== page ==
Can we say that the play Hamlet is an artistic failure? Why or why not?There must be a difference of opinion between T. S. Eliot and other critics.
TS Eliot’s explanation of why Hamlet is an artistic failure provides a language to interpret works of literature in general. He says “The only way of expressing emotion in the form of art is by finding an "objective correlative"; in other words, a set of objects, a situation, a chain of events which shall be the formula of that particular emotion; such that when the external facts, which must terminate in sensory experience, are given, the emotion is immediately evoked.” In other words, the “objective correlative” in Coleridge’s “Rime of the Ancient Mariner” for the emotion of guilt and remorse is the shooting of the albatross and the supernatural occurrences that follow, as well as the “eye” of the mariner as he tells his story. Eliot argued that Hamlet lacked an “objective correlative” for Hamlet’s angst, that it was, so to speak, “over the top.” “Objective correlative” is more than motivation, however, it is more of a metaphor (perhaps extended) that embodies the emotion the literature in question seeks to convey.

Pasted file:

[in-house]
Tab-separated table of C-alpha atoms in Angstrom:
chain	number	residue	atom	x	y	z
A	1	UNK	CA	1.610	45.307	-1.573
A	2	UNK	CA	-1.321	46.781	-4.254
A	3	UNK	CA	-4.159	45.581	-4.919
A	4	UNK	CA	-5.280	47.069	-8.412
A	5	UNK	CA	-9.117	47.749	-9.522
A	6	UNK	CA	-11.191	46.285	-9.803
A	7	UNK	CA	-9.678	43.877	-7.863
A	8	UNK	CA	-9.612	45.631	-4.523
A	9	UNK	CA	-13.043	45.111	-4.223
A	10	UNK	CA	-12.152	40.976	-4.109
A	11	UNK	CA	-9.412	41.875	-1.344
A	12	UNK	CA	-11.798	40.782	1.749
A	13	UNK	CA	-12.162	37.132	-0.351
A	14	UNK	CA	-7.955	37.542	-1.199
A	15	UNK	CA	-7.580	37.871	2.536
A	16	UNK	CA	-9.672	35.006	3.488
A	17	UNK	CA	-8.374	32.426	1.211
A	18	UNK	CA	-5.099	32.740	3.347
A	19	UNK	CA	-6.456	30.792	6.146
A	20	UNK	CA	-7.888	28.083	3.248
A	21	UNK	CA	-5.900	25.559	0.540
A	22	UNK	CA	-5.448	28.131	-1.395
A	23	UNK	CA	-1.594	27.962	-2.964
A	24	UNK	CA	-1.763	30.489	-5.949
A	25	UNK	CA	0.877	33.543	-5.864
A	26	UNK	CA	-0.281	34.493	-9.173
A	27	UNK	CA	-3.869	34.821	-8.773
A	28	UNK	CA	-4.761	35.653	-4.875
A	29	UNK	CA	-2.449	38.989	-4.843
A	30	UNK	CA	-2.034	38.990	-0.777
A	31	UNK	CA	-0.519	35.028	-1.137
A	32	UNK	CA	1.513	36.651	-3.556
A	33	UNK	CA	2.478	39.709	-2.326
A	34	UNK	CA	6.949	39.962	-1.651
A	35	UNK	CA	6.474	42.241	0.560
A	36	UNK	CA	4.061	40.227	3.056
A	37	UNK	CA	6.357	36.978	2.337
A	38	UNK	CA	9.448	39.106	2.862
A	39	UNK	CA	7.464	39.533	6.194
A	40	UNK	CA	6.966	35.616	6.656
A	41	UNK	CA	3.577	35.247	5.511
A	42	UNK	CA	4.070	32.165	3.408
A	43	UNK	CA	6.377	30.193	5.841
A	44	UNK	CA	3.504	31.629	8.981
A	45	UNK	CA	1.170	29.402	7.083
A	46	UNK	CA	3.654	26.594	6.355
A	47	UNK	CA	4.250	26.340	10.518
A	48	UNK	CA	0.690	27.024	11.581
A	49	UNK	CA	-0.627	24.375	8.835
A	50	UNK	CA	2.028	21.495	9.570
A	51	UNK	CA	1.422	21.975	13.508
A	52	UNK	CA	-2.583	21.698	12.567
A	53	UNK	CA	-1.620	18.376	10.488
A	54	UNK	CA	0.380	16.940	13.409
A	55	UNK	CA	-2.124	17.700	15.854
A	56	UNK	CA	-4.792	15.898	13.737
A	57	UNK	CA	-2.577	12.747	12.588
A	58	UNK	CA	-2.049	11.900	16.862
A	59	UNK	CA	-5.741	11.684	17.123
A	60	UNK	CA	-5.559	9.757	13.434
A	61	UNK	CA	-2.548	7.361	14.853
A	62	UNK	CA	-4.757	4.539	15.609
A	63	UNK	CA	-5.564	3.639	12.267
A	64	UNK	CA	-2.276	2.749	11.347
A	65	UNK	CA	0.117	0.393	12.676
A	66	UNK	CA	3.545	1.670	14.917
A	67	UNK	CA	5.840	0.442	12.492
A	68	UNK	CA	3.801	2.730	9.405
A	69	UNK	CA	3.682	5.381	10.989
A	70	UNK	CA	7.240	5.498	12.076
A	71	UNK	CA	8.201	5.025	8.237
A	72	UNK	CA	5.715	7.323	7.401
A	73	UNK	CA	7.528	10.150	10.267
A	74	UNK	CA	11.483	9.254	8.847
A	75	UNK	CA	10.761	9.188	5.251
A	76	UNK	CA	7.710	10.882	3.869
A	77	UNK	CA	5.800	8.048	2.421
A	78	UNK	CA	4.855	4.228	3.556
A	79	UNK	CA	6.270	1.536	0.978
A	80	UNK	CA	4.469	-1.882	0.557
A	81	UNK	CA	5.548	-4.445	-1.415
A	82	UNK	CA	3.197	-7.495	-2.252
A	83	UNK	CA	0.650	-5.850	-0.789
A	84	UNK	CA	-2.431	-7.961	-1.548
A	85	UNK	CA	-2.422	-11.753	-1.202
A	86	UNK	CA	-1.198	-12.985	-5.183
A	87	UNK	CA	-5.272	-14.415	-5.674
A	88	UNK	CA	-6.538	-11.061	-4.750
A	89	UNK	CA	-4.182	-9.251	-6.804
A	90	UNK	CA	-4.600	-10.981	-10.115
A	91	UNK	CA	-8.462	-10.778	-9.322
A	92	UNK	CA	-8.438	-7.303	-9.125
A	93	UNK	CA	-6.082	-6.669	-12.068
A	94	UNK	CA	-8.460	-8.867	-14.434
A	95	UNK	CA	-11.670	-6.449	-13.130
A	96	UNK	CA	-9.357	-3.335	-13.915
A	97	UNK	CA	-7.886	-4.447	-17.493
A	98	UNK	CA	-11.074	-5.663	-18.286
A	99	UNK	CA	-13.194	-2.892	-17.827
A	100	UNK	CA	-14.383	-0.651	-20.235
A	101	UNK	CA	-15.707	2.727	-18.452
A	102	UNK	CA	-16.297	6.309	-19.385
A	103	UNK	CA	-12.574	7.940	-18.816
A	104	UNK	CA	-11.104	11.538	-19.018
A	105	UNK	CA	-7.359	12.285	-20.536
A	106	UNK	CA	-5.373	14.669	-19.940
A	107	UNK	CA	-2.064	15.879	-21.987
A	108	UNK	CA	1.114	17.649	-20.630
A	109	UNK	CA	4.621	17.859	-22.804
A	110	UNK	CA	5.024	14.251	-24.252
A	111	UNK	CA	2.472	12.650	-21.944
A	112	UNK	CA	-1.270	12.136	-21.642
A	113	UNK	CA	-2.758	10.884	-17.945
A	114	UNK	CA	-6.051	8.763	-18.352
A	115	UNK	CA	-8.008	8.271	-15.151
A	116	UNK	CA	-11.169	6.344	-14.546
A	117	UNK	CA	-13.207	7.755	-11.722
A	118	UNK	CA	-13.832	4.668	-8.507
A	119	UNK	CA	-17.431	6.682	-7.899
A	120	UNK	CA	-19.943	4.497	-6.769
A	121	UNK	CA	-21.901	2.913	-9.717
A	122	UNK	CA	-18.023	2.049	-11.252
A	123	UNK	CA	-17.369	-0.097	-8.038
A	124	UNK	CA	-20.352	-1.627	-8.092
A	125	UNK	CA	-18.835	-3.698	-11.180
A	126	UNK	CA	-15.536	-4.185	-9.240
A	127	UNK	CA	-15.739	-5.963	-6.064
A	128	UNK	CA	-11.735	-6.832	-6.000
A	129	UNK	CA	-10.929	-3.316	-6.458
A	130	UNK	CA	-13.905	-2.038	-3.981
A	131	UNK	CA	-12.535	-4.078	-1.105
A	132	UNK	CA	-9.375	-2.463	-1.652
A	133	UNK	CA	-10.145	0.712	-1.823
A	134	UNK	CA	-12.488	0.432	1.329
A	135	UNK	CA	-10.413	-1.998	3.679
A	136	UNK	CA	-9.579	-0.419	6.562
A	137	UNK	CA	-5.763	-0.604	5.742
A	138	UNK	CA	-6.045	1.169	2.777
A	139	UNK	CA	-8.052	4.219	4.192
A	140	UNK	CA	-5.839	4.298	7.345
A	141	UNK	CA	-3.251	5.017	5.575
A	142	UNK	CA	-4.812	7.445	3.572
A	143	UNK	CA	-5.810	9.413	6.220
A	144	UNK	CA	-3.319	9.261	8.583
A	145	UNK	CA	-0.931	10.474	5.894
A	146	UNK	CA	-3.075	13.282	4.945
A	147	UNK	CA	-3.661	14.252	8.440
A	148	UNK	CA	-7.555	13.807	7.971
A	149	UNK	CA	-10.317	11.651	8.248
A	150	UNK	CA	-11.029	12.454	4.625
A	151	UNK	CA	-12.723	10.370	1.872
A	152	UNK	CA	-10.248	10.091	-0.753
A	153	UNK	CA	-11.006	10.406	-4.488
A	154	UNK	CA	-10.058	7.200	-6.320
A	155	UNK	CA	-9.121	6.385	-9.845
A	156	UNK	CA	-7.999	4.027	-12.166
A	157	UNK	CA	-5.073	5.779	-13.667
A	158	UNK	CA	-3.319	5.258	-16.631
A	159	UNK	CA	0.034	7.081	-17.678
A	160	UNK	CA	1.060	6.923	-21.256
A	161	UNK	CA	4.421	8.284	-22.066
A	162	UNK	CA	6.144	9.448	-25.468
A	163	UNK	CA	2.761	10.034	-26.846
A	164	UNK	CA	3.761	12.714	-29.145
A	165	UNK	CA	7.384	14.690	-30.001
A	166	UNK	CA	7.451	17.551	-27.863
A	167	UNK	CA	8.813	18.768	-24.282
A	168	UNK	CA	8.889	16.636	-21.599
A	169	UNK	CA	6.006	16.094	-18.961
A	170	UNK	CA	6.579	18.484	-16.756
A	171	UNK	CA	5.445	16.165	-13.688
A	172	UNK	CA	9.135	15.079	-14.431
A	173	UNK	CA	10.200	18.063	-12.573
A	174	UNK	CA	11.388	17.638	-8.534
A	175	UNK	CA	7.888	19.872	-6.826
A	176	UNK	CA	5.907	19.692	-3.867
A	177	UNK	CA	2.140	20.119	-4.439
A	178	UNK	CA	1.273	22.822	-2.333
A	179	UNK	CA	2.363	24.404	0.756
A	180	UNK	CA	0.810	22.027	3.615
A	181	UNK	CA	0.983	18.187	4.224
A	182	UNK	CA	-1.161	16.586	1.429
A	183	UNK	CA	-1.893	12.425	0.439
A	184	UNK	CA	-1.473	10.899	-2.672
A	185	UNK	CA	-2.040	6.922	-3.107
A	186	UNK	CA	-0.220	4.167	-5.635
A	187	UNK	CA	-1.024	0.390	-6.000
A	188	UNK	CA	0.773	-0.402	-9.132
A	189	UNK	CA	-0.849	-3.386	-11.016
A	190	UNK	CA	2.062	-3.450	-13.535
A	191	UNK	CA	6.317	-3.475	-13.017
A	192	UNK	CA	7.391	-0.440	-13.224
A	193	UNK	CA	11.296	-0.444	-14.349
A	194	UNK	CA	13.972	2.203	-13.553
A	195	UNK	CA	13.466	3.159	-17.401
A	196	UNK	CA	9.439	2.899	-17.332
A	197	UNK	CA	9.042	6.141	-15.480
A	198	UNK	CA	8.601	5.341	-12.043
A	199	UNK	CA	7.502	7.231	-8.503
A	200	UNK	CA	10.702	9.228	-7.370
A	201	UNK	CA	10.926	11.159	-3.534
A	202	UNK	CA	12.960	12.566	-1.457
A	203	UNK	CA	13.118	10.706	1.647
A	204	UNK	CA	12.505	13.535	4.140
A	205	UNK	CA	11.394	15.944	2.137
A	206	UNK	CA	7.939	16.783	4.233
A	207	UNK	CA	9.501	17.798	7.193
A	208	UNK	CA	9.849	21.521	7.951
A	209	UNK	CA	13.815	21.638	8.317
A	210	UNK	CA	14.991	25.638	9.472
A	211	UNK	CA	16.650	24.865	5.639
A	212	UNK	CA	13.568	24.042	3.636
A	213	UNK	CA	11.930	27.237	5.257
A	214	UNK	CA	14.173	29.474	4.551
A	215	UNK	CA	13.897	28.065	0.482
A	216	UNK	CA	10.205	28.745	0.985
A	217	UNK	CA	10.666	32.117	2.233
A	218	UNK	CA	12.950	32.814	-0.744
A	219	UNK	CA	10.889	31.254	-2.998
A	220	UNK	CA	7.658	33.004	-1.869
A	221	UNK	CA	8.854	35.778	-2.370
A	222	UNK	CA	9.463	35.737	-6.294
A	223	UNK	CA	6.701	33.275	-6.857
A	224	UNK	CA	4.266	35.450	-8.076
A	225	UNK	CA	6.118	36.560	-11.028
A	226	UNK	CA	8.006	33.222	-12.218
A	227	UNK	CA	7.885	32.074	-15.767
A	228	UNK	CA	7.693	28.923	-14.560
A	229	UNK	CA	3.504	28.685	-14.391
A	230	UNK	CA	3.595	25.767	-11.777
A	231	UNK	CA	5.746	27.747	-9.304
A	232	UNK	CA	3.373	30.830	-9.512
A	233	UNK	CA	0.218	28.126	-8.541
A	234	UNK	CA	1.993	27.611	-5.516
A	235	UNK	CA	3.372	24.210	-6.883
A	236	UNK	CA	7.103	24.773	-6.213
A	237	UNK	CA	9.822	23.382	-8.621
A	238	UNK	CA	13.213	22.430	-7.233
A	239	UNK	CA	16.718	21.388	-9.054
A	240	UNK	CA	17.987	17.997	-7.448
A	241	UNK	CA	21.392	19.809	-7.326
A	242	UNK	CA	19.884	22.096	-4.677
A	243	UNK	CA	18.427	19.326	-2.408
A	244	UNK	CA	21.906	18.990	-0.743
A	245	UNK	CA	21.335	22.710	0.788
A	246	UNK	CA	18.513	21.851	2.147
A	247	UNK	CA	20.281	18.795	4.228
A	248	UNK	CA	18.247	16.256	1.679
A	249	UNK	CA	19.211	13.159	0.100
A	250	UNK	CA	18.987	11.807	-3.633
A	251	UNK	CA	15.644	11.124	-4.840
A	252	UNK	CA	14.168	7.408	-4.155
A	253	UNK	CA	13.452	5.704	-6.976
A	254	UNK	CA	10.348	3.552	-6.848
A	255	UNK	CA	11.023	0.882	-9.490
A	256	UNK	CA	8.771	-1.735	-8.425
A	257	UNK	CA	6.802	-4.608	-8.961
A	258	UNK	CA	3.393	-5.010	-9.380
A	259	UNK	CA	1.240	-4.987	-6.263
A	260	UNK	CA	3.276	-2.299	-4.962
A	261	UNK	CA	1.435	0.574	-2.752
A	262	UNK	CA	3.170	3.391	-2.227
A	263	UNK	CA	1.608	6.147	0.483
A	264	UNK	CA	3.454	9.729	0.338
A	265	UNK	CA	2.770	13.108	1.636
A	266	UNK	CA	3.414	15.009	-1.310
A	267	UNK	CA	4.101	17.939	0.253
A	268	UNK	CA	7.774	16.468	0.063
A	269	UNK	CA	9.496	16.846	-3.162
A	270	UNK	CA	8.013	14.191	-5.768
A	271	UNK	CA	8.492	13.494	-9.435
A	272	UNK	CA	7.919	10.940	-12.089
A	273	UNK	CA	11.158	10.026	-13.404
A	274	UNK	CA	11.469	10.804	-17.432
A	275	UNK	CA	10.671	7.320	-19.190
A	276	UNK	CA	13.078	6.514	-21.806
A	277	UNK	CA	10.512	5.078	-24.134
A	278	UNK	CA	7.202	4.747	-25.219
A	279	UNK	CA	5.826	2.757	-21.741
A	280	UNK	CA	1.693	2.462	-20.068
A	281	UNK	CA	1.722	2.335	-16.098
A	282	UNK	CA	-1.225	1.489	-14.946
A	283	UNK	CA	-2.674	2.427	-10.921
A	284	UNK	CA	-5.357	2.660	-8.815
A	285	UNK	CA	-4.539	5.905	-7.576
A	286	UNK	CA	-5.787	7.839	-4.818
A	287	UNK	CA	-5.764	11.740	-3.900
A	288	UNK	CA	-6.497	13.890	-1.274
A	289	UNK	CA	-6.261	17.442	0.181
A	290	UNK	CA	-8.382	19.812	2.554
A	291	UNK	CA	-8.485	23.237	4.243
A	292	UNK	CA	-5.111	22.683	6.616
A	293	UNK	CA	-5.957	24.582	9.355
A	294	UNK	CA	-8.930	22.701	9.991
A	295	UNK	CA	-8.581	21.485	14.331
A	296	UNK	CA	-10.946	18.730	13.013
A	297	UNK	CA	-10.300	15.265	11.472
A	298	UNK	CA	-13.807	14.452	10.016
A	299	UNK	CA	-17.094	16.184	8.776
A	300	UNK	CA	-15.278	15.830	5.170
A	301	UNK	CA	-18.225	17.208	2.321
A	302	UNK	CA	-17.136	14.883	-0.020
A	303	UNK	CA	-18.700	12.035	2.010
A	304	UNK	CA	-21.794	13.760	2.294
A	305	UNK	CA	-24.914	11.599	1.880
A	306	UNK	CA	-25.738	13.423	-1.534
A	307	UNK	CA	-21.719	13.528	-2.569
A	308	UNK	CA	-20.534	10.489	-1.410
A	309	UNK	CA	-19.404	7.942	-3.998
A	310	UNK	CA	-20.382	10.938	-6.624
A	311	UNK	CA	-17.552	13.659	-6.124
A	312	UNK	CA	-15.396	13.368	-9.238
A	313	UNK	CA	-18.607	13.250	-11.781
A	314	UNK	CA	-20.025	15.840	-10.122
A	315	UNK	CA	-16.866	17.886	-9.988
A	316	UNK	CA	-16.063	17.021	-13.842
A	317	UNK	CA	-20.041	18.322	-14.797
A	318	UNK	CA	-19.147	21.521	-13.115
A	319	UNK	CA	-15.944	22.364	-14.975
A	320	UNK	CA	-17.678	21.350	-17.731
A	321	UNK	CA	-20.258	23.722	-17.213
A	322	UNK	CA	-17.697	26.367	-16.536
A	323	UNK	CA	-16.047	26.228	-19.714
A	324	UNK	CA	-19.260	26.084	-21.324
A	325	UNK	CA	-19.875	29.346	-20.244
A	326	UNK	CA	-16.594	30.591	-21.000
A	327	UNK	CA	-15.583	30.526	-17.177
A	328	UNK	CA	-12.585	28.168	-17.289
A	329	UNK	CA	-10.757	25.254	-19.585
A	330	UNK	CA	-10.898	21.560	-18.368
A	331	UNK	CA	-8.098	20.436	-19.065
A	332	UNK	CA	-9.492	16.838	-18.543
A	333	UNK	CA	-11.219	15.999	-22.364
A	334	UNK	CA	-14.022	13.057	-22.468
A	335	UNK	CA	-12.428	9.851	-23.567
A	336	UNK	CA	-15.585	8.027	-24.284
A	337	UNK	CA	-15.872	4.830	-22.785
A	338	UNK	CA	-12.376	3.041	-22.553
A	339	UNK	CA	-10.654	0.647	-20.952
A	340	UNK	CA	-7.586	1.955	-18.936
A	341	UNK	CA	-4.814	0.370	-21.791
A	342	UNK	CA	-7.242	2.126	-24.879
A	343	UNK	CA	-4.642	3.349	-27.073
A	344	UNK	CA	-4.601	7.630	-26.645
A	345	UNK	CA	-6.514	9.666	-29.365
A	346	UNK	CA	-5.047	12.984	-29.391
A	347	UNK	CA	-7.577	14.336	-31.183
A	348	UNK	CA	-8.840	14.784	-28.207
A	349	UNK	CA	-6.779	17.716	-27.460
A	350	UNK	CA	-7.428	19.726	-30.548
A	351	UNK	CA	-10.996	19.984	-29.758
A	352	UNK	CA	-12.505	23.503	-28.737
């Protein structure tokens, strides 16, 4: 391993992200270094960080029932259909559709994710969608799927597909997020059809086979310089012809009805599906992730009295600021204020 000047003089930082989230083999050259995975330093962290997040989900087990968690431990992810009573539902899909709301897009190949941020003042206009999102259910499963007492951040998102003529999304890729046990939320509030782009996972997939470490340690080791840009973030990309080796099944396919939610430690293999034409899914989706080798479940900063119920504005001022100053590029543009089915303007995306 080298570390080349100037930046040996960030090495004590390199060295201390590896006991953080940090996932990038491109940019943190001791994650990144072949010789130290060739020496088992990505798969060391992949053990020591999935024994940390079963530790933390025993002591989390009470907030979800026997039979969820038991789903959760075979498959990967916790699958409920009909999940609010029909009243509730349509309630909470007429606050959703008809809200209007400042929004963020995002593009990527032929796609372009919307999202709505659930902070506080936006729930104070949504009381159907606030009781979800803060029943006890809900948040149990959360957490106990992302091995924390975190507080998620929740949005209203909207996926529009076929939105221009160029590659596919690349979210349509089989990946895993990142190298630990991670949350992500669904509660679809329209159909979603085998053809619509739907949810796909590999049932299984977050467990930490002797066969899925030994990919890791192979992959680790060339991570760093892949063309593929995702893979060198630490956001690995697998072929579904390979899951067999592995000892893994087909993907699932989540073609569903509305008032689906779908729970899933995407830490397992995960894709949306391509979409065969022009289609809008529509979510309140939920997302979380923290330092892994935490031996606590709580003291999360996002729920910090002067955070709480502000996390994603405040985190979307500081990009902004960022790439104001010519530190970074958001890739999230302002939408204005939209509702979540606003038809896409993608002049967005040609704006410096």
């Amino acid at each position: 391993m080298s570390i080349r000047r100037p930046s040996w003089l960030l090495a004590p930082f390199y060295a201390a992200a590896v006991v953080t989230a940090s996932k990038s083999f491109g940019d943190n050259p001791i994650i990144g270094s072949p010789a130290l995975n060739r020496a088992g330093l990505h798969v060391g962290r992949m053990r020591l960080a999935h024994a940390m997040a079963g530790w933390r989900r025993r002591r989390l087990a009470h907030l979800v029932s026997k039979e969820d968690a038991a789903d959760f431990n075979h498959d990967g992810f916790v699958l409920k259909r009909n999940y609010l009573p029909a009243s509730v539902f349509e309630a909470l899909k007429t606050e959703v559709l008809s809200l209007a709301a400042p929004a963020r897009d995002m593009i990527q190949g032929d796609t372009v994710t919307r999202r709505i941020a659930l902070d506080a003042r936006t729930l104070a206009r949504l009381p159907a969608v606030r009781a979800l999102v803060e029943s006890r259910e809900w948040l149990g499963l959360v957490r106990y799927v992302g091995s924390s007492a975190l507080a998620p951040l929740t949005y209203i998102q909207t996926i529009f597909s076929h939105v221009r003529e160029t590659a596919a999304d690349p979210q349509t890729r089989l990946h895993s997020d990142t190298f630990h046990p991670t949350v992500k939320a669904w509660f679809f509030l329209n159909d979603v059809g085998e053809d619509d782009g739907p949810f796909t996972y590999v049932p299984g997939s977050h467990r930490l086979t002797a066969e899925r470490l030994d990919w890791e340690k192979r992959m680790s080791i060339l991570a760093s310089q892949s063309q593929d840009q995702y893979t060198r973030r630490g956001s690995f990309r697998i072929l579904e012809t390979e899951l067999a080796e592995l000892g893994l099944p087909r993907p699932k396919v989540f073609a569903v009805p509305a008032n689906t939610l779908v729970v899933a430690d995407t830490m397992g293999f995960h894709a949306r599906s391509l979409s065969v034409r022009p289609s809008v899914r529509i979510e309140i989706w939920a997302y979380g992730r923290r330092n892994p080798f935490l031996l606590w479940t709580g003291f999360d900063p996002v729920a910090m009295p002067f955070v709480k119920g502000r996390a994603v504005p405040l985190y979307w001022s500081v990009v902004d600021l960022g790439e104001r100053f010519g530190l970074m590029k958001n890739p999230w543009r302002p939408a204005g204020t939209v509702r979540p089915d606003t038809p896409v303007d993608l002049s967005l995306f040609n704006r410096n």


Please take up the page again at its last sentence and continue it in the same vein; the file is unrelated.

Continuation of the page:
As T.S. Eliot has rightly pointed out, there are apparent flaws in the plot of Hamlet especially in the closet scene where Hamlet accidently kills Polonius mistaking him for Claudius and there is no remorse or guilt following this incident where Hamlet confronts Gertrude and accuses her of adultery. If one looks at Shakespeare's plays, one finds that he does not follow the Aristotlean model of writing tragedies where emphasis is greatly on plot. The strength of his plays lie in characterisation. Instead of an objective -co-relative, one needs to rather use Coleridge's -'willing suspension of disbelief' to appreciate a Shakespeare play. Hence it cannot be considered an aritistic failure. Hamlet is one of the most critically acclaimed of Shakespeare's plays.